Kanze: I think that performing a Noh movement on stage is like drawing a kind of an abstract picture rather than a figurative one. The performance has great density, as it has been refined over a history of nearly 700 years. Noh movements are unique and different from regular physical ones. It is hard to put into words, but it is something like an action that uses a microscopic sense deep inside the body, at the cell level perhaps. Our ancestors' spirit of beauty dwells in even the single movement of slightly raising the right hand. By learning these movements through repetition, Noh actors absorb the movement patterns into our minds and bodies to take in a traditional beauty. In other words, these patterns are crystals of Japanese sprit and culture. A beautiful mind automatically arises in a beautiful pattern. This is what I talked about during the event.

In the world of Japanese classics, including Noh, a sense of courtesy is very important. The Kanze family has the principle of not teaching Noh to anyone with bad manners, even if they are children. We have kept this precept for around 700 years, although people today consider it to be nonsense.

Kiyokazu Kanze, 26th Grand Master of the Kanze School

In this fast-food era, people can eat anything they want 24 hours a day, while racing against time and living busy days. They don't even remember if they have seen the sun or the moon that day. We have already moved into such an era, but it is not good. Can't we find a way to get back to nature? As the sun rises, we should be aware that it is nature that lets us live and sense that the sun will reach its highest point in the sky and set in the sea in the west. This shouldn't be difficult. Otherwise, I am afraid Japanese civilization will stagnate in the future.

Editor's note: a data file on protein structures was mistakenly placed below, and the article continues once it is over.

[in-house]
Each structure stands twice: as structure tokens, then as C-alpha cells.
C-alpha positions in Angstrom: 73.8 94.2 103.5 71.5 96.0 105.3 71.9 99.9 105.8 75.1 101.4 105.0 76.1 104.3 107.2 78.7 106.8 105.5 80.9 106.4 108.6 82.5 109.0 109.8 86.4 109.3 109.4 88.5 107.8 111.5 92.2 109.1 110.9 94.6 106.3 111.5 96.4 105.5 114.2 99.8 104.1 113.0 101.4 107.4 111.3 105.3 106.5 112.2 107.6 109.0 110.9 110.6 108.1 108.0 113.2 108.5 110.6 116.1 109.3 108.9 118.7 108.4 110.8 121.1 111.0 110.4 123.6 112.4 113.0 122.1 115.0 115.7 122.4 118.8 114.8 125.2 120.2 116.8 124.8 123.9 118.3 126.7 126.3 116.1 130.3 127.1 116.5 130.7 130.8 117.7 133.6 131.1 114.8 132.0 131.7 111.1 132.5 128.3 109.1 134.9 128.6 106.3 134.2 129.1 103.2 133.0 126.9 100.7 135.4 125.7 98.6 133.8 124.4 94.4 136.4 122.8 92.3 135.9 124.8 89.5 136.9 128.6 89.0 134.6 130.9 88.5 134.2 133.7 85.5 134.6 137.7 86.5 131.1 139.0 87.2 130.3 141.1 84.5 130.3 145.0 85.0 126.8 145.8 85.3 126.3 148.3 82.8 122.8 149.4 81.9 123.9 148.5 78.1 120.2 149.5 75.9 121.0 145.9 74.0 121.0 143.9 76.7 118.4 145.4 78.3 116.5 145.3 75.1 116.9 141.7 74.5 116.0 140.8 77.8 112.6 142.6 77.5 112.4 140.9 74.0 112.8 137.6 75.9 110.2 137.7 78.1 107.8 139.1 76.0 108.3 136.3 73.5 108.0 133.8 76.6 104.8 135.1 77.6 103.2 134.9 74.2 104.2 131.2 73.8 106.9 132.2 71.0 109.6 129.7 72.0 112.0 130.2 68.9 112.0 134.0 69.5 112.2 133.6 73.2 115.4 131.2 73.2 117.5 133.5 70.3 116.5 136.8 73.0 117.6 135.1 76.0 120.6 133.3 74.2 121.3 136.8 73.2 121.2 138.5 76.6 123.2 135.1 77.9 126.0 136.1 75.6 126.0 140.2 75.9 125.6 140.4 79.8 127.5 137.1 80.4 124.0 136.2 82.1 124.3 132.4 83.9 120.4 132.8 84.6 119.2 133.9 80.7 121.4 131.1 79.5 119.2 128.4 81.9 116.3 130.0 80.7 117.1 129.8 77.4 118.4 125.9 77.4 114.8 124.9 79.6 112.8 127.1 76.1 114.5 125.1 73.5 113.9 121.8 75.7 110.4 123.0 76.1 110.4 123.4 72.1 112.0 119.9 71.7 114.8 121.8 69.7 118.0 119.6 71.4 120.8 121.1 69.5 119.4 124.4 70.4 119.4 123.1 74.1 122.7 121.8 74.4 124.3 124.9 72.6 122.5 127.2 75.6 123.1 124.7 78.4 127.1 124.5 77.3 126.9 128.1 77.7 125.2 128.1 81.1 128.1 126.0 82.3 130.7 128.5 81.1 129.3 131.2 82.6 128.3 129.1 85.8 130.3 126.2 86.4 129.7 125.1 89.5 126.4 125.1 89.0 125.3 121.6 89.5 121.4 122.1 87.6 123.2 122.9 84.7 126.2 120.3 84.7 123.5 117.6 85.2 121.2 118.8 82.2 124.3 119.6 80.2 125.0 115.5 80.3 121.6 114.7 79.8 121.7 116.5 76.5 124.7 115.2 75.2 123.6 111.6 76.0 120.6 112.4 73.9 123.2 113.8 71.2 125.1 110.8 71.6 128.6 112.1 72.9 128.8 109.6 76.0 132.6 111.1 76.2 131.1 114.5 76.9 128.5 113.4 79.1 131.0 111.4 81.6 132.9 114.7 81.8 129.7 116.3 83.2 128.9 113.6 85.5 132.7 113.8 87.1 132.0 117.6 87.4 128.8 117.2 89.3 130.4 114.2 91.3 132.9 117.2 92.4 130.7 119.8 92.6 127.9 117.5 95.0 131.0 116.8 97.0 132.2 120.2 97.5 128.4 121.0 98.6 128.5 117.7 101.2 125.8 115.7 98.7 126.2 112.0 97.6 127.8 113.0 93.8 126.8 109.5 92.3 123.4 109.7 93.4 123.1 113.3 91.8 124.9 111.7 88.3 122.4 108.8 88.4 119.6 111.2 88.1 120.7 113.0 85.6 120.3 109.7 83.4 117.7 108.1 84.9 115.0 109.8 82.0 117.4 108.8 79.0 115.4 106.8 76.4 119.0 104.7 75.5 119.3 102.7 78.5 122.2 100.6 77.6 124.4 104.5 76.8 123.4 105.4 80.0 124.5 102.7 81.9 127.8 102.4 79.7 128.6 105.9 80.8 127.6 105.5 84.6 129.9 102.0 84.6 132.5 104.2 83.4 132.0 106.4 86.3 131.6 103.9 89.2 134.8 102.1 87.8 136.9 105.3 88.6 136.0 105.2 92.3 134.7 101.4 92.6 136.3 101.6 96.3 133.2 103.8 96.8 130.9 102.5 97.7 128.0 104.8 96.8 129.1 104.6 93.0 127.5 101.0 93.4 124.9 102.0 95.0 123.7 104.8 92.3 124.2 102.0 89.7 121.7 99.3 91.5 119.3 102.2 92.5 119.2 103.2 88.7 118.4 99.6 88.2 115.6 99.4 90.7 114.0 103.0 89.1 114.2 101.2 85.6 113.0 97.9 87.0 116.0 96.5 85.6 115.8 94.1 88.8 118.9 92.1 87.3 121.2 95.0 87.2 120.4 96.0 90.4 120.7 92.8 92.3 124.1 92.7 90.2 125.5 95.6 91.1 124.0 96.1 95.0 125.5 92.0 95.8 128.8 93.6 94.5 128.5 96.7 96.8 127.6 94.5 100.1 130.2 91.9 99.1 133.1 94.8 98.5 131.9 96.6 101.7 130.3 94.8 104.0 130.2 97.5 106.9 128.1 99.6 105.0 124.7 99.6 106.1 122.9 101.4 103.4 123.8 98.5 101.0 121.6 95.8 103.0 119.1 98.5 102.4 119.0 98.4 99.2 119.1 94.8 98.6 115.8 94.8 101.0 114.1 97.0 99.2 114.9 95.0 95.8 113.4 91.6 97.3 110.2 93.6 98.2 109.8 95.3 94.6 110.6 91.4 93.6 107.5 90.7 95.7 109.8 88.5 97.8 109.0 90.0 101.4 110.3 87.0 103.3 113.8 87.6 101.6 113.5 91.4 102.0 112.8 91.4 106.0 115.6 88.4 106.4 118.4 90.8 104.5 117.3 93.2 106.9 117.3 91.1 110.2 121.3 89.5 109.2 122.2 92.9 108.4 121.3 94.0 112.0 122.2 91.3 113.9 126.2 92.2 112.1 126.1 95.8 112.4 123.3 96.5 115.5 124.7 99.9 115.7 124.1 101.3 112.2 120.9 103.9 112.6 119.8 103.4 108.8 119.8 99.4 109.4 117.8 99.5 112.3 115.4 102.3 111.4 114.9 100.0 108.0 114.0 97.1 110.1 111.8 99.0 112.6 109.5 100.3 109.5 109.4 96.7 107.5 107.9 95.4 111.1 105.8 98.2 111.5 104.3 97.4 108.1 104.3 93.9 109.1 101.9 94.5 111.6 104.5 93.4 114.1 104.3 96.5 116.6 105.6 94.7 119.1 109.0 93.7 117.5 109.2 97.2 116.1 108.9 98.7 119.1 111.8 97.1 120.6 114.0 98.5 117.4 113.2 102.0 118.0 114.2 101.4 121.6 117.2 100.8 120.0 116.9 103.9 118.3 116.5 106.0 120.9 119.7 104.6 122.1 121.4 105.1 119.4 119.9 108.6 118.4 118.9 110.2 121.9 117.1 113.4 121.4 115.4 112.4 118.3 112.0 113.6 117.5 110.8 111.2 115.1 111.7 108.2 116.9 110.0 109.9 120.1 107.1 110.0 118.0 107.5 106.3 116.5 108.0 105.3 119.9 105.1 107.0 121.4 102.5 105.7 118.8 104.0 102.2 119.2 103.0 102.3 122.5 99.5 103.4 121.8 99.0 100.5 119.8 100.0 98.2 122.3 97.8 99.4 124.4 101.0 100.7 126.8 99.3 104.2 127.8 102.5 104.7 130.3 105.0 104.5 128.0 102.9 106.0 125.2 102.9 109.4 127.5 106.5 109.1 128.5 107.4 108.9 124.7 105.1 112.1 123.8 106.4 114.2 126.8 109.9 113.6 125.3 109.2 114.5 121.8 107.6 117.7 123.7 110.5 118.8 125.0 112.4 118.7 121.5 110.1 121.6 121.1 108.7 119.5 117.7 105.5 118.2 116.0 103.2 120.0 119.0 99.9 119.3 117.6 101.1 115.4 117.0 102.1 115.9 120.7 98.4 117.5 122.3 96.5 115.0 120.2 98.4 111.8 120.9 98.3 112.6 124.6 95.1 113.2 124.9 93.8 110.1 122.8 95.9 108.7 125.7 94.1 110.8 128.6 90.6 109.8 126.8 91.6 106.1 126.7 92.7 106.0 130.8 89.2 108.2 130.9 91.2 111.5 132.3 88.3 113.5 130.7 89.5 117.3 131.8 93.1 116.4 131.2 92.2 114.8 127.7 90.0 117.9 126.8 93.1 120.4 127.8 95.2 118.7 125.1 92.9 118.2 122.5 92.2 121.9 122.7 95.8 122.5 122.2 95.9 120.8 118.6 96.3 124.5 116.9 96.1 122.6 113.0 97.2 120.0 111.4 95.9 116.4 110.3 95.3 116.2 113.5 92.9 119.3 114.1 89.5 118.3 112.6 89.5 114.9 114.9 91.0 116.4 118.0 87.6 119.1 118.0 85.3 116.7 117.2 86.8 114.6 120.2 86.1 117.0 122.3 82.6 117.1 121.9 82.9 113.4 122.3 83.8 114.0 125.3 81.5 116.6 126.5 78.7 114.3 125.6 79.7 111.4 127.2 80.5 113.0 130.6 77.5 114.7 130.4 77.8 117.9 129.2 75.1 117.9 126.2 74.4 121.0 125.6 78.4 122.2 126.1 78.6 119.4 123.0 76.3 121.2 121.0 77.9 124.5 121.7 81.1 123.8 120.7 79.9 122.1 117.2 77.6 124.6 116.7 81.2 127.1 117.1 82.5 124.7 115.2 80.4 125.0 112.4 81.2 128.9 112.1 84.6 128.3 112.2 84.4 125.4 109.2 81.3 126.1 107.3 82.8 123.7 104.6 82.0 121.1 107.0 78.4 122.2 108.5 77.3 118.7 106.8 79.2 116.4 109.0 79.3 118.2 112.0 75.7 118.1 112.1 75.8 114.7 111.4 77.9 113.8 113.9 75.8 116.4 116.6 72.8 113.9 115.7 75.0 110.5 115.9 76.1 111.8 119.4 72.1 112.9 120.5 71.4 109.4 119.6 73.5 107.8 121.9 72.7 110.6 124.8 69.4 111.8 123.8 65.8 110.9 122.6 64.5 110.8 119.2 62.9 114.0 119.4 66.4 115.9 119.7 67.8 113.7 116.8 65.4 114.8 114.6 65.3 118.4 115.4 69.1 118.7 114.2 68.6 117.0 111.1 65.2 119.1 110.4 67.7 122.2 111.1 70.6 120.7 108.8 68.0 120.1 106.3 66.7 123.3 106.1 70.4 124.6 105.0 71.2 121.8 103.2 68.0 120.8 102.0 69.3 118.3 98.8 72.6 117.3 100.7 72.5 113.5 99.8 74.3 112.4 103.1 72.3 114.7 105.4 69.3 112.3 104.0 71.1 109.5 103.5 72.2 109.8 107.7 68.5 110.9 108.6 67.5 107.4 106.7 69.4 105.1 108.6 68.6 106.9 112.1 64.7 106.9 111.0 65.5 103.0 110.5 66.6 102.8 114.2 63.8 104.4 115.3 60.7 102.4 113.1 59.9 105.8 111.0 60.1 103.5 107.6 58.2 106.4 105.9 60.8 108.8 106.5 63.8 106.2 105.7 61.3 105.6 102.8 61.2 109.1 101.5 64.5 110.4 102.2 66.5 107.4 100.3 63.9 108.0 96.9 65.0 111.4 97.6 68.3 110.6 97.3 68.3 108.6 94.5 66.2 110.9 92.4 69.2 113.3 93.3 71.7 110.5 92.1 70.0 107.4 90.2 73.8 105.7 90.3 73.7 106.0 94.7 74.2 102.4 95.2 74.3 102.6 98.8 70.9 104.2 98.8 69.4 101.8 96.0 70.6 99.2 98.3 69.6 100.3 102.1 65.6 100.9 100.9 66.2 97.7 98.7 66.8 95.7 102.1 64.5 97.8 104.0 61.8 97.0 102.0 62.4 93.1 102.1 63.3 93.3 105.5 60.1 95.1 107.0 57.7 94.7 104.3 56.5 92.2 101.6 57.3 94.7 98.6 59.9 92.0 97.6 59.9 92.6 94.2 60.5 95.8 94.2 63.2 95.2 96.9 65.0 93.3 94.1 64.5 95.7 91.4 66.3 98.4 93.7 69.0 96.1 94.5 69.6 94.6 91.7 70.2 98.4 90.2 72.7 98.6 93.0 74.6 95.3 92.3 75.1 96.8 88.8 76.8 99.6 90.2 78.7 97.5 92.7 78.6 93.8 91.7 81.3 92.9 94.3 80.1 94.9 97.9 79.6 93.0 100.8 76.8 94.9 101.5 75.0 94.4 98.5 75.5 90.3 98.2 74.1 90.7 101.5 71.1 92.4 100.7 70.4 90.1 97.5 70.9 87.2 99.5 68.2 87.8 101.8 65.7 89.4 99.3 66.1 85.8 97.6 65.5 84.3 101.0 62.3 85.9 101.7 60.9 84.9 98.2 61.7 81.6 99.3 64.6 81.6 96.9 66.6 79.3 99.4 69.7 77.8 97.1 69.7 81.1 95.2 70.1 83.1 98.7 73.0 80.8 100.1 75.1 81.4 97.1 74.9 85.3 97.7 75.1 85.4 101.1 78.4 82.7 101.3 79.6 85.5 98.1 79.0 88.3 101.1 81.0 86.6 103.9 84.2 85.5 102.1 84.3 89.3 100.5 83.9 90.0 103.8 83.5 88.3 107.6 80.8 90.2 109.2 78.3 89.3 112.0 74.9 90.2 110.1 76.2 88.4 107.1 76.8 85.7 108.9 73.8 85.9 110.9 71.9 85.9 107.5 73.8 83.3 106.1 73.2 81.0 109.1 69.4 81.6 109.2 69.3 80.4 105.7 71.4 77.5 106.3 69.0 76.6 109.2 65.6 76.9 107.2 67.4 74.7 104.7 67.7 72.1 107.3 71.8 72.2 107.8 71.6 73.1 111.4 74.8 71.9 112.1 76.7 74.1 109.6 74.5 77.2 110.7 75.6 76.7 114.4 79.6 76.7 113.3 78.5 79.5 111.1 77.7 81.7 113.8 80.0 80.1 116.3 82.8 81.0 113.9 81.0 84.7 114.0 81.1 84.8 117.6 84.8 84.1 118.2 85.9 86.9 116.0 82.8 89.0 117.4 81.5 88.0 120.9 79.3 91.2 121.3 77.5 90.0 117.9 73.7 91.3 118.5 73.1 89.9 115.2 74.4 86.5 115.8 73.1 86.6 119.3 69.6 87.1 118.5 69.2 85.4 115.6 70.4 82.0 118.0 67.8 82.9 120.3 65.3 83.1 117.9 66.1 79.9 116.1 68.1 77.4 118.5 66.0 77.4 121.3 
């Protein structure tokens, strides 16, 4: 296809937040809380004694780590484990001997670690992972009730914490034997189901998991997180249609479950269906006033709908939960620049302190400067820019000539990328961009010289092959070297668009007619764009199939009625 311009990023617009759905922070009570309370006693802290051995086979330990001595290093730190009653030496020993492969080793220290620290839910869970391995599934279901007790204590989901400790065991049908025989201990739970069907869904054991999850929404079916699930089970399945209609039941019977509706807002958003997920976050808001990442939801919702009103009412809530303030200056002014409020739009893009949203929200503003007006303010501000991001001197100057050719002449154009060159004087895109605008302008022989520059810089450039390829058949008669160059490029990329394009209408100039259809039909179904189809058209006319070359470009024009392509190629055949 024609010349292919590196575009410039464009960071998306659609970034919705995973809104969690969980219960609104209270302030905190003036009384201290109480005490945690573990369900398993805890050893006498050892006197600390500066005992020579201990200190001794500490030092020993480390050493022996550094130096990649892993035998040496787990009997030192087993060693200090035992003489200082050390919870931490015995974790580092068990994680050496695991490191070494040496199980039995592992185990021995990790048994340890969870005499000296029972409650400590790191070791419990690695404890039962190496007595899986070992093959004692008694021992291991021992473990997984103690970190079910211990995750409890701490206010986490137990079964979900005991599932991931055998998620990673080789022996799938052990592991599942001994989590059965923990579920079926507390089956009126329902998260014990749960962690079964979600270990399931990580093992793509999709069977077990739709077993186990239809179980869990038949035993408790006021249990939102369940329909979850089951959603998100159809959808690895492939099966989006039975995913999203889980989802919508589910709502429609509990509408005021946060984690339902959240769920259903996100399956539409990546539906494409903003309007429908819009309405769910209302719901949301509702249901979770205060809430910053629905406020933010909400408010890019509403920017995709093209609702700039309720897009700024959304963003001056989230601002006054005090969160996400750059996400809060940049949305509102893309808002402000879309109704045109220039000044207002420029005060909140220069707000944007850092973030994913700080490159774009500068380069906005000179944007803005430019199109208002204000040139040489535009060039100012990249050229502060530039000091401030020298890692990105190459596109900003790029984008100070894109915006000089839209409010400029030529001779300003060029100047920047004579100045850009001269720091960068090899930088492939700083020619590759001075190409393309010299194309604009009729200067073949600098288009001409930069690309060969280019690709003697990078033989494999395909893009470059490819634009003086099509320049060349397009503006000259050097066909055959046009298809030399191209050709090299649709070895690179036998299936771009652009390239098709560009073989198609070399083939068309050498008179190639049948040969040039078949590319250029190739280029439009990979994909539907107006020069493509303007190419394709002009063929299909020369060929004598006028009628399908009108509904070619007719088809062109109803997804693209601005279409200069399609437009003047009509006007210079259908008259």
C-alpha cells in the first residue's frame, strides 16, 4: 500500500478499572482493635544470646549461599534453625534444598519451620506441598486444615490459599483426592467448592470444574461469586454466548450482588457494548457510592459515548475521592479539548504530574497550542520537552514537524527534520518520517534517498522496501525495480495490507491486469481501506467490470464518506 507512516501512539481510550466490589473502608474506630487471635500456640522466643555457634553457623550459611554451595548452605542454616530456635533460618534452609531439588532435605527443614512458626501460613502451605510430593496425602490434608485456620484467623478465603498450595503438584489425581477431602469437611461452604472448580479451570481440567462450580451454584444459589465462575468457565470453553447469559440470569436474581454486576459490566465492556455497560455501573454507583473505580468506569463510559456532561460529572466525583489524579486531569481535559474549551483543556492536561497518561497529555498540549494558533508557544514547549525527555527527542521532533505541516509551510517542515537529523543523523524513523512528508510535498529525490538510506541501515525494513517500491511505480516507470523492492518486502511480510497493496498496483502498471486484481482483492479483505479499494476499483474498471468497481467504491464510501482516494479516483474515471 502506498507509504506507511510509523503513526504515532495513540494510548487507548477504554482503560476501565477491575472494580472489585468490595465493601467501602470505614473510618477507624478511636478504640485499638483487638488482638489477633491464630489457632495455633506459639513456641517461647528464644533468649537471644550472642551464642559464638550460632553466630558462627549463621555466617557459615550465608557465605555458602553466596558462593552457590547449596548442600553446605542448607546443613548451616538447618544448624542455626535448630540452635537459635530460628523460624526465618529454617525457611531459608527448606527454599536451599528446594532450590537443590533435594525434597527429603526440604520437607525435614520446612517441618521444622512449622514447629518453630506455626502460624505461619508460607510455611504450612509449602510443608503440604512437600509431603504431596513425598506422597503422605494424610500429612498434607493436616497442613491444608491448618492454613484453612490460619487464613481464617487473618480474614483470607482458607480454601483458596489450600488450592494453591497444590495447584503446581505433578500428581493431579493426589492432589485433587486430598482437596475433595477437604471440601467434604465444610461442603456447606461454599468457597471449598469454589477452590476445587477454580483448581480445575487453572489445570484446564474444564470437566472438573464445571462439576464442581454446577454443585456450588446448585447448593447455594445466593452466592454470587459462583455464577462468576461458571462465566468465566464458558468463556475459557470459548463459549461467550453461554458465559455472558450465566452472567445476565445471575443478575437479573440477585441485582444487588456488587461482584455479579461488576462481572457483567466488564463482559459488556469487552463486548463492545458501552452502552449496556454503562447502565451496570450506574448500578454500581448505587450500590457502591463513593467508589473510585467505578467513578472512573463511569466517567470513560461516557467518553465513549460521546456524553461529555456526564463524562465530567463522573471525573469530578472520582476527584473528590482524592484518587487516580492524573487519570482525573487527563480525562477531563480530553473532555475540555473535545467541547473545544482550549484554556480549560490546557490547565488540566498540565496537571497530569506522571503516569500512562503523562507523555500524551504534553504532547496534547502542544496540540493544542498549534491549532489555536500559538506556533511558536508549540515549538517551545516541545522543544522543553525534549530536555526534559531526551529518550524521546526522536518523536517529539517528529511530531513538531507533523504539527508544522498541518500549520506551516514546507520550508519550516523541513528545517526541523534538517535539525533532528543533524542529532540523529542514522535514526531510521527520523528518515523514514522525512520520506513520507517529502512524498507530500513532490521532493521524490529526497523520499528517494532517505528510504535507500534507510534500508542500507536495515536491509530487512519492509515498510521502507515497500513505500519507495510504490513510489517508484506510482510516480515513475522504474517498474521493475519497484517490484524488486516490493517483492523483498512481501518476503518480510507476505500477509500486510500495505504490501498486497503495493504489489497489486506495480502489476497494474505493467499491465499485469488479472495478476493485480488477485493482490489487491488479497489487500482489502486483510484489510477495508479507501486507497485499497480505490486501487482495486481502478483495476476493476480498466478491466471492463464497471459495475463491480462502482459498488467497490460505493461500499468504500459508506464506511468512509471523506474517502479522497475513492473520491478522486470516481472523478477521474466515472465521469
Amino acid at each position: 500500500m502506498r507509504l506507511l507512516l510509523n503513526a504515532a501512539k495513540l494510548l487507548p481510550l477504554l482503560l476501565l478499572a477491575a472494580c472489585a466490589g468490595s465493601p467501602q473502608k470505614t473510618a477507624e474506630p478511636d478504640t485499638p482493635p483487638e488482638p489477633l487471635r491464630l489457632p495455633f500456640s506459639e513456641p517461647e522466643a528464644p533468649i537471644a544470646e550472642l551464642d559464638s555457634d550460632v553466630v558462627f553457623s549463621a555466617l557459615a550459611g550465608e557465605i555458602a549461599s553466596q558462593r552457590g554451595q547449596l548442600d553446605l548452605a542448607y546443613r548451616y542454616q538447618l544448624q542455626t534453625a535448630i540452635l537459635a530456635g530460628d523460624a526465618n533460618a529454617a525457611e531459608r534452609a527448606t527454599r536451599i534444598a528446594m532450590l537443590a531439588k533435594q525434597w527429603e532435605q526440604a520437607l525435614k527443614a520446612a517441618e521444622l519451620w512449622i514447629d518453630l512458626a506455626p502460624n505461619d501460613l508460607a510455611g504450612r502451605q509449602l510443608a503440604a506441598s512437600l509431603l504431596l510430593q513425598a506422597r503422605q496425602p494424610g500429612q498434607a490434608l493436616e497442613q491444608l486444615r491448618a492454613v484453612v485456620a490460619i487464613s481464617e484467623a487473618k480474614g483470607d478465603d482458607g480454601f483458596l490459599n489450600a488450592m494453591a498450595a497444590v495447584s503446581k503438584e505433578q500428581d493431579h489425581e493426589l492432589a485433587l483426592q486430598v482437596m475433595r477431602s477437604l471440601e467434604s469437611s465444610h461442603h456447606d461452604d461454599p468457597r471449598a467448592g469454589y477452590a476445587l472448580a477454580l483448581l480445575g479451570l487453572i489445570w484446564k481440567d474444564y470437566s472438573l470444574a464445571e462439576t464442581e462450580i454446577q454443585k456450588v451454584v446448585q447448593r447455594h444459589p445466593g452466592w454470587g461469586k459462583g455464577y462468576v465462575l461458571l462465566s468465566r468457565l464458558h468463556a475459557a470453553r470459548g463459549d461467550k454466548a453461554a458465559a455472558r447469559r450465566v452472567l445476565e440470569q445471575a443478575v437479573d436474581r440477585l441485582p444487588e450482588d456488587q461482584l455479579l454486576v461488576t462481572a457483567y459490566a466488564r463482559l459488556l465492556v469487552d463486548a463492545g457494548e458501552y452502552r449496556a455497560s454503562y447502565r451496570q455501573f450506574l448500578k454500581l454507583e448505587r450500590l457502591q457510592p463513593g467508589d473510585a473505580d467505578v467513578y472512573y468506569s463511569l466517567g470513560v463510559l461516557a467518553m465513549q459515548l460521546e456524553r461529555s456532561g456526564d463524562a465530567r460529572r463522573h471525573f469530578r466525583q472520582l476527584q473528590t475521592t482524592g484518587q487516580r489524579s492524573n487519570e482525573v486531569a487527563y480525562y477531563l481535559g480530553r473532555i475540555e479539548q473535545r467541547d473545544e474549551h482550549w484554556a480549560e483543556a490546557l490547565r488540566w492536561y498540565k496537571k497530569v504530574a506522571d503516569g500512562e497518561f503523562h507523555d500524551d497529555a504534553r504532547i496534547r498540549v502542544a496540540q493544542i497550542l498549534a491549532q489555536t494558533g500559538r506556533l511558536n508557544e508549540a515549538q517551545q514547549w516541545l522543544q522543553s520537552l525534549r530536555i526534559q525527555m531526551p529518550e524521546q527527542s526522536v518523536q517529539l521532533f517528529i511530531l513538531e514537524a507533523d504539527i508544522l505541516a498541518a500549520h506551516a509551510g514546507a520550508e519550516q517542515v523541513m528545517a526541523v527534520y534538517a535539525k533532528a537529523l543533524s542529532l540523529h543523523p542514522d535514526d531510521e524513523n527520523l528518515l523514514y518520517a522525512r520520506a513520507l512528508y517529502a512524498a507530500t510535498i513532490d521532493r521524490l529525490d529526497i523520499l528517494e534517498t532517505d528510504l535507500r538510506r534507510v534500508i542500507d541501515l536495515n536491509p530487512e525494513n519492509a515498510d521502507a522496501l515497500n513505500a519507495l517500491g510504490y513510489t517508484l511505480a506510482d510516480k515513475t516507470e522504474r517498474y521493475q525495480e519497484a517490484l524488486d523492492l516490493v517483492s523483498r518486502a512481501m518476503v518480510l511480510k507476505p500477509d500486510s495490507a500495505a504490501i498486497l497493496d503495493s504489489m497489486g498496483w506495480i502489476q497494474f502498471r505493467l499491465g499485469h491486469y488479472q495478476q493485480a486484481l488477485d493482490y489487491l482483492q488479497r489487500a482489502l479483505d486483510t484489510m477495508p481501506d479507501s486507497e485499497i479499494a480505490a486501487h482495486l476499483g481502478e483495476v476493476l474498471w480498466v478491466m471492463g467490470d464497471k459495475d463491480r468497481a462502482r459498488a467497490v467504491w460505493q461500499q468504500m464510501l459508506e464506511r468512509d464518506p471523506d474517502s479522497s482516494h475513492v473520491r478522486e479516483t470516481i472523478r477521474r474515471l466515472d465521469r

Actors need training that gives a glimpse of hell

Uchida: As a Noh master, what do you think is important for refining Noh techniques?

Kanze: At New Year, I had an opportunity to talk with Kabuki actor Tamasaburo Bando for an article in the Nihon Keizai business daily. During our discussion, we agreed that it is extremely important that lessons must be something that make actors have a glimpse of hell. Tamasaburo said, “A person who is performing an art to entertain others must see hell.” I feel the same and replied, “Actors have to push beyond their limits during training.”

But if we mention “seeing hell,” there is a concern that people may associate this with physical punishment as many have the impression that physical punishment is used in traditional Japanese arts such as sumo and judo. But this is not the case. When teaching traditional performing arts or martial arts, it is absolutely wrong to administer physical punishment. Without any violence at all, we can still train people hard enough to make them catch a glimpse of hell. For this, however, the seriousness of the trainee is extremely important – whether the person is doing the practice in a casual way or is working seriously to test their limits.